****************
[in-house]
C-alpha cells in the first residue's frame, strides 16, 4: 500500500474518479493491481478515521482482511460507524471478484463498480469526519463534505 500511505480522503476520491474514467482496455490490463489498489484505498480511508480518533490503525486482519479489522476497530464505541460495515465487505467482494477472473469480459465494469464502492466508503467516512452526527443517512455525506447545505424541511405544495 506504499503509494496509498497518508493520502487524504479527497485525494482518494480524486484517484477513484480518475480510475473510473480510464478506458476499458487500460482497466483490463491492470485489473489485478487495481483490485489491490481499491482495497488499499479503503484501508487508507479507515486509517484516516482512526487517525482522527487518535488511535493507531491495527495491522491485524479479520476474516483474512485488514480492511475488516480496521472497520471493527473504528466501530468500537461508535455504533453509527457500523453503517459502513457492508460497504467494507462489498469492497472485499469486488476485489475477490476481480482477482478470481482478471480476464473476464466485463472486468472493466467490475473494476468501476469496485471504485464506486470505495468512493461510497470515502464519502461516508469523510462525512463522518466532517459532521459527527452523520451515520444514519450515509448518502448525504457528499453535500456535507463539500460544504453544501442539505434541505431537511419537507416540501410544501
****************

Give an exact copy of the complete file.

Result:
[in-house]
C-alpha cells in the first residue's frame, strides 16, 4: 500500500474518479493491481478515521482482511460507524471478484463498480469526519463534505 500511505480522503476520491474514467482496455490490463489498489484505498480511508480518533490503525486482519479489522476497530464505541460495515465487505467482494477472473469480459465494469464502492466508503467516512452526527443517512455525506447545505424541511405544495 506504499503509494496509498497518508493520502487524504479527497485525494482518494480524486484517484477513484480518475480510475473510473480510464478506458476499458487500460482497466483490463491492470485489473489485478487495481483490485489491490481499491482495497488499499479503503484501508487508507479507515486509517484516516482512526487517525482522527487518535488511535493507531491495527495491522491485524479479520476474516483474512485488514480492511475488516480496521472497520471493527473504528466501530468500537461508535455504533453509527457500523453503517459502513457492508460497504467494507462489498469492497472485499469486488476485489475477490476481480482477482478470481482478471480476464473476464466485463472486468472493466467490475473494476468501476469496485471504485464506486470505495468512493461510497470515502464519502461516508469523510462525512463522518466532517459532521459527527452523520451515520444514519450515509448518502448525504457528499453535500456535507463539500460544504453544501442539505434541505431537511419537507416540501410544501